A rare myxoma-like right atrial thrombus causing syncope: A case report

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Abstract

Rationale:

Syncope is a complicated clinical condition involving various diseases. Syncope due to myxoma-like right atrial thrombus is rarely seen in patient without structural heart disease.

Patient concerns:

A 61-year-old ambulant old male visited our emergency department for sudden syncope.

Diagnoses:

After the exclusion of neurological and coronary diseases, a right atrial block mass with a stalk connected to the atrial septum was accidentally found by echocardiography. Pulmonary embolism was subsequently revealed by computed tomographic pulmonary angiography. Atrial myxoma was initially suspected and surgical removal was conducted. Surprisingly, histological examination showed that the pedicled block mass was actually thrombus.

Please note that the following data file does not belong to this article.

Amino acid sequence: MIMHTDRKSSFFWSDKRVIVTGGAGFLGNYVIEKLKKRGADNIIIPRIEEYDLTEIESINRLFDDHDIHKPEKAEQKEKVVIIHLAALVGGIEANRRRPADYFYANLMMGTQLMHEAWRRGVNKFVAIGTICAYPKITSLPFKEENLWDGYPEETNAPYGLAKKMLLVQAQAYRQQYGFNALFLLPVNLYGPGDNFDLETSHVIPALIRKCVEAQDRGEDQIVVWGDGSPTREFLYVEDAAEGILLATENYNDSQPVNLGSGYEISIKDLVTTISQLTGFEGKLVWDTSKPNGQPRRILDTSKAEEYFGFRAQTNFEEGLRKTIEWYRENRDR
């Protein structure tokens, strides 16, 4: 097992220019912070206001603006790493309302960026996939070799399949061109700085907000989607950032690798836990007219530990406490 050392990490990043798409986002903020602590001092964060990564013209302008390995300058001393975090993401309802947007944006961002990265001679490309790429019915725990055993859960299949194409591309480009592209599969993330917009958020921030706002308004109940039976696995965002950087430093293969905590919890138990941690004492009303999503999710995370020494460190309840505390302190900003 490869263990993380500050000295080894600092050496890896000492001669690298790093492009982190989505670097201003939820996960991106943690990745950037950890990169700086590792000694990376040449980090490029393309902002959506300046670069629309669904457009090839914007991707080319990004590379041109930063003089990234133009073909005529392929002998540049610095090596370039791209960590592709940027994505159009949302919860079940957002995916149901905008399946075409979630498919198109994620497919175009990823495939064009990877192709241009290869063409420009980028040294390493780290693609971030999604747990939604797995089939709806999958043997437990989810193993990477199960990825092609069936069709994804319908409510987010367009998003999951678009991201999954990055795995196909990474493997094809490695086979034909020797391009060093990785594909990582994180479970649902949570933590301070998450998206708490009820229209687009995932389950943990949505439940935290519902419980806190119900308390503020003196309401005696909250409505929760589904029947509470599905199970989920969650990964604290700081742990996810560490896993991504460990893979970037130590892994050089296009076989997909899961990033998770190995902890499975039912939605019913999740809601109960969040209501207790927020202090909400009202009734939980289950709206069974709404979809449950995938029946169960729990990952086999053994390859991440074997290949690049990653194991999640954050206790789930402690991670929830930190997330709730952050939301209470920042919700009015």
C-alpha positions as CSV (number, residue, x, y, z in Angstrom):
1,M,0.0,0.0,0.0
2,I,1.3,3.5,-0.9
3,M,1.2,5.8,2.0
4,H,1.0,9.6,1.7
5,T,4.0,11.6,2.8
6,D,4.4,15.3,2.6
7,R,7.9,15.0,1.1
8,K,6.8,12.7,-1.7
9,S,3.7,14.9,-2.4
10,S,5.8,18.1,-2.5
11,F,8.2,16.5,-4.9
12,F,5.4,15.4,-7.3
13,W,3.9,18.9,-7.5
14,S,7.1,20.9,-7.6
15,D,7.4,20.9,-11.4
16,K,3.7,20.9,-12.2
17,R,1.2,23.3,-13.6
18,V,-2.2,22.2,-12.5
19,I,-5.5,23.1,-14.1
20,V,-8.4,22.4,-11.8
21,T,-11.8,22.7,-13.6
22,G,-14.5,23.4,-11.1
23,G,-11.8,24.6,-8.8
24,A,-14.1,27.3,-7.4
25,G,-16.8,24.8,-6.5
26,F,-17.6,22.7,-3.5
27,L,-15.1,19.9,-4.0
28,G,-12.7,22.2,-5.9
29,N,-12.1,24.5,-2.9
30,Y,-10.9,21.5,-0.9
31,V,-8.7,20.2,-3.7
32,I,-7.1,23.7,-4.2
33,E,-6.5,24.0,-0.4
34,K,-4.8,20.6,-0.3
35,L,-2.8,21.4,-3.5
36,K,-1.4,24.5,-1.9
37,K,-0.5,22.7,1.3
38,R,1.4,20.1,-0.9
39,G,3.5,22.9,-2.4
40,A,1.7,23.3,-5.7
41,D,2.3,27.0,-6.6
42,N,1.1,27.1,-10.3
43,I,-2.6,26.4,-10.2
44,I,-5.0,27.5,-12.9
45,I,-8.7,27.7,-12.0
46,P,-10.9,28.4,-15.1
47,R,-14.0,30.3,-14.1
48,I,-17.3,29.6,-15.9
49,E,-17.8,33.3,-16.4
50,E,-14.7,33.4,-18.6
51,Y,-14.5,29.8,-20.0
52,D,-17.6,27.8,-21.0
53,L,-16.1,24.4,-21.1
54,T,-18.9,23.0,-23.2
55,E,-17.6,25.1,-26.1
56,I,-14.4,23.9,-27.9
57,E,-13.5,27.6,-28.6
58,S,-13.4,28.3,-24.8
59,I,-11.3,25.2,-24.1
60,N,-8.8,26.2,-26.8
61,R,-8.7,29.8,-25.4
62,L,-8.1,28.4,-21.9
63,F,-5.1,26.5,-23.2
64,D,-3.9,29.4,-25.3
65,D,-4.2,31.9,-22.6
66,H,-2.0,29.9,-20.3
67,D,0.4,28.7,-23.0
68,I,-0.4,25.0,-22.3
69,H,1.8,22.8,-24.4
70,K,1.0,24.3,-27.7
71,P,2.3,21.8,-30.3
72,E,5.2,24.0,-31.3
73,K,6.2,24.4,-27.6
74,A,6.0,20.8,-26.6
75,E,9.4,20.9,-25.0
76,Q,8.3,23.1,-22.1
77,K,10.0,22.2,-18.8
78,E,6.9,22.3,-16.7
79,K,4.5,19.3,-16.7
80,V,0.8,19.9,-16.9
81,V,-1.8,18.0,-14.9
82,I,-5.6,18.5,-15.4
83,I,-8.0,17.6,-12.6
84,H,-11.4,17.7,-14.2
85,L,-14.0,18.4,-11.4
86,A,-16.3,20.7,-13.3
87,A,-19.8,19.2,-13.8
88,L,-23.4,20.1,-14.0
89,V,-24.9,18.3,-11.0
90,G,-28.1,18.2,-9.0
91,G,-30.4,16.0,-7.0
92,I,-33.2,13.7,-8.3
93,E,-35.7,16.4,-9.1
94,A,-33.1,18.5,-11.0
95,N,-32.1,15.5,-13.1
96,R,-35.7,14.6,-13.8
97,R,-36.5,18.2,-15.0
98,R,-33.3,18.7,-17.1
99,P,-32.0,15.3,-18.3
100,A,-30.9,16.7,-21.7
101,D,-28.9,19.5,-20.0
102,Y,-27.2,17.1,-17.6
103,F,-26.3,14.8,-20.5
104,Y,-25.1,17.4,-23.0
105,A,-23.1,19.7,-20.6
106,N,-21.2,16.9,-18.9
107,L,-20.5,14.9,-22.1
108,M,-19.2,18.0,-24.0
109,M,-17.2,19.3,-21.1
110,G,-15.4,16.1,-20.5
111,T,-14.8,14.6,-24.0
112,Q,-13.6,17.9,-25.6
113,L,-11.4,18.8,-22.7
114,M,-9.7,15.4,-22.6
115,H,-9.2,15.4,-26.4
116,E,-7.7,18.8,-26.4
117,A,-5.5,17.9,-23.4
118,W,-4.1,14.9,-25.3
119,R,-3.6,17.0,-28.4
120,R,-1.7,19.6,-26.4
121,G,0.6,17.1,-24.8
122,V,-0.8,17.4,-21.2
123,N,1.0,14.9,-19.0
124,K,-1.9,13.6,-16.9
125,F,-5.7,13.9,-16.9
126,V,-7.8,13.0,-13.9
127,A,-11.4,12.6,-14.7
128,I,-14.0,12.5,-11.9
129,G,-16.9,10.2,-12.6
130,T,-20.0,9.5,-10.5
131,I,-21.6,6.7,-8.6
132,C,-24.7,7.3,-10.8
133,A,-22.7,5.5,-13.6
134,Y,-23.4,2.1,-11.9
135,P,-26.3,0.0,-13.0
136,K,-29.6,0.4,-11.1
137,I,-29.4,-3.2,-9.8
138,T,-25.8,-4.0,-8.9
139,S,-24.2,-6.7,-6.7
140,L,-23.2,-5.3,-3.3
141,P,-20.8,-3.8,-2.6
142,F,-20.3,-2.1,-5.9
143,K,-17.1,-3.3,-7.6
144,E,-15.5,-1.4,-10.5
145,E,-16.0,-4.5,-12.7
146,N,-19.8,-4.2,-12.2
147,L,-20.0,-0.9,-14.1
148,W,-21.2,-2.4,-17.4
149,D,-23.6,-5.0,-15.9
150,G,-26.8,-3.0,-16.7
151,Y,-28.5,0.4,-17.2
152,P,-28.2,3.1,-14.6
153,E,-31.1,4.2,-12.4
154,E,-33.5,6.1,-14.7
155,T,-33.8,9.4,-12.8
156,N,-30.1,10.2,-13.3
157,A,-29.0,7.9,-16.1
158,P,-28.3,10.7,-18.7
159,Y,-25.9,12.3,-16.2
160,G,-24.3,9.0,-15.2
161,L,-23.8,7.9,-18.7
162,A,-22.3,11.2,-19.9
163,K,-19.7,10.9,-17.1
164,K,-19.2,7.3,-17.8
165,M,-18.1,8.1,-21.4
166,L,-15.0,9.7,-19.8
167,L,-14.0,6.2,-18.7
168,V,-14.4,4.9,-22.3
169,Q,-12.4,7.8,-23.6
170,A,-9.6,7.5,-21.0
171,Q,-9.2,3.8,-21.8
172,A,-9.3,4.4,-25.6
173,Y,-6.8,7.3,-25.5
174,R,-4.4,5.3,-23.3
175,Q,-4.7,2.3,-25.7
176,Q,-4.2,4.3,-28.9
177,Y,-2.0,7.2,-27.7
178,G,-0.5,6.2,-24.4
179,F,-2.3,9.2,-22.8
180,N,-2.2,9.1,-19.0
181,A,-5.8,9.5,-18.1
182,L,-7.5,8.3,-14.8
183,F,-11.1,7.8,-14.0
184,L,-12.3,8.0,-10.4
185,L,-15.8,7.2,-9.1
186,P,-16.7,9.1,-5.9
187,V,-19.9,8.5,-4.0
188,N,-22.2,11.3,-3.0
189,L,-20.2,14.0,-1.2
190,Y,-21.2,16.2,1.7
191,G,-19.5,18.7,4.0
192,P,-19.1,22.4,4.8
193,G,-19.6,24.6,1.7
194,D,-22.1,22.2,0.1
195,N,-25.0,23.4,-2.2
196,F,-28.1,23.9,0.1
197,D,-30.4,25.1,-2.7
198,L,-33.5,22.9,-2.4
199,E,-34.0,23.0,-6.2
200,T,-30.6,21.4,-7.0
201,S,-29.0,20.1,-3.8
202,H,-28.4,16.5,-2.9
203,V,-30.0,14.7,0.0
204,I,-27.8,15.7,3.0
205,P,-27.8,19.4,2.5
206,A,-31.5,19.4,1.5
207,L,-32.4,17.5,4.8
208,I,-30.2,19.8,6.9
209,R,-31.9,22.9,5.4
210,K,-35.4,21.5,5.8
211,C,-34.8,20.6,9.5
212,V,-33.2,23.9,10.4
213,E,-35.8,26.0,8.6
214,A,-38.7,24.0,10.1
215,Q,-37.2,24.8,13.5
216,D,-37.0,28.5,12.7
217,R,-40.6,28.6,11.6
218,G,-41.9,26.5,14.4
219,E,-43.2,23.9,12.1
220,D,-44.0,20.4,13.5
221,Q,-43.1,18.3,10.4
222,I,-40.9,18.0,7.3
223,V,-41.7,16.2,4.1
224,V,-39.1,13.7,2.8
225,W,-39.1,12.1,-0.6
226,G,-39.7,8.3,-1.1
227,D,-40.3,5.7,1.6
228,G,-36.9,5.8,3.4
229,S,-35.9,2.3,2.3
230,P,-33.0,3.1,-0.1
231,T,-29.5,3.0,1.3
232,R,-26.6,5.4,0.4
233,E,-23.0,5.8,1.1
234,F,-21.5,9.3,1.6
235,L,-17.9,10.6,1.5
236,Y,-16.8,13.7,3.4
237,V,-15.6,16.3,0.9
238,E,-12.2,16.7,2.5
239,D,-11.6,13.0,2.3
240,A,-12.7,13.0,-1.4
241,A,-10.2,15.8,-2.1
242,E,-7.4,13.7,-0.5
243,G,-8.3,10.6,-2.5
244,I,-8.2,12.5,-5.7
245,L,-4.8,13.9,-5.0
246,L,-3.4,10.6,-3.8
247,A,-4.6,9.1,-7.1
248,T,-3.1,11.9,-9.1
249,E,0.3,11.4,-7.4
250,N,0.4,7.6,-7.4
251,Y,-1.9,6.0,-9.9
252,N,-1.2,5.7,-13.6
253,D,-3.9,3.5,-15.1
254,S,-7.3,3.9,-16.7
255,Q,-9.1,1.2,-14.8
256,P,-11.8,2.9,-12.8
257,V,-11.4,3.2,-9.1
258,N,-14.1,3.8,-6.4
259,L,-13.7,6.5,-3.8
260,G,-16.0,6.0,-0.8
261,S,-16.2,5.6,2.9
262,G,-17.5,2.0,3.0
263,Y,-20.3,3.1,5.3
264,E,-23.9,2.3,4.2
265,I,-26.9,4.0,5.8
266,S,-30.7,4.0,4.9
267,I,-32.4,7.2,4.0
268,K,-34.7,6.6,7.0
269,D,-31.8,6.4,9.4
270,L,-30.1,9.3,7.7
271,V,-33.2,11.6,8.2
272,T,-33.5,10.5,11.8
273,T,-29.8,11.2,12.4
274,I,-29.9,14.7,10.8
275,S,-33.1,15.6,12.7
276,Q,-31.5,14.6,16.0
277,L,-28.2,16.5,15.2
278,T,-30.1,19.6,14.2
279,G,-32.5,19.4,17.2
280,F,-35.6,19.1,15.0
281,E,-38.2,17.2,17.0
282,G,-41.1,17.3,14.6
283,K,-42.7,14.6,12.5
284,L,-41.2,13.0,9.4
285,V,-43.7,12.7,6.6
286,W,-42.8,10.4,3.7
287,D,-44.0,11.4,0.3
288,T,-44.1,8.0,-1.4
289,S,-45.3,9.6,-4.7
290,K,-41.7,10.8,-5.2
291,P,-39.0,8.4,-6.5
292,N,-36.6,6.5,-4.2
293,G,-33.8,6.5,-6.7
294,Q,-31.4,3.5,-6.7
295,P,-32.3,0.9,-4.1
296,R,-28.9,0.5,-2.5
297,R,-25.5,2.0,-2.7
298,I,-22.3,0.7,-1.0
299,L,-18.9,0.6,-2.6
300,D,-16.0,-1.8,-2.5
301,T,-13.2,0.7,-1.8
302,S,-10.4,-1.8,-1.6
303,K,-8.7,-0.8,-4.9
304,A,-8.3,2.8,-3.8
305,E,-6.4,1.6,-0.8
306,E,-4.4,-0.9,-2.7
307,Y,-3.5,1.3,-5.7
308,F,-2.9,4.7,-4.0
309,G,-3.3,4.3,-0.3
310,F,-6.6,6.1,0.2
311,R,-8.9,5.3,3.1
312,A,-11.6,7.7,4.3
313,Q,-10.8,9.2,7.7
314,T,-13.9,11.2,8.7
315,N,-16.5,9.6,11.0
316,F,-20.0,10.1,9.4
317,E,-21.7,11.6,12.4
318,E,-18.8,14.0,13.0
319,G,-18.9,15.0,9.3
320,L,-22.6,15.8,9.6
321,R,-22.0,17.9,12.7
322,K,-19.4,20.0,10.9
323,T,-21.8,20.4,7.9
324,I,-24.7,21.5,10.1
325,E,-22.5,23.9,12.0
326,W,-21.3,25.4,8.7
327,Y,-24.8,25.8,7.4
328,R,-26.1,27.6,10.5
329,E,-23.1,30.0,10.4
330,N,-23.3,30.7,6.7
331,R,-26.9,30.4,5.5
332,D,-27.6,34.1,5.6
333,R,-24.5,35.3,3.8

Interventions:

The myxoma-like right atrial thrombus and the emboli in the bilateral pulmonary trunks were resected. This patient received anticoagulant treatment with warfarin for 6 months additionally.

Outcomes:

The patient was successfully discharged and being continually followed.

Conclusion:

This patient had a past medical history of right femoral neck fracture, which might be responsible for the formation of the myxoma-like right atrial thrombus. We should always consider echocardiography examination in syncope patient at risk of thrombus formation.

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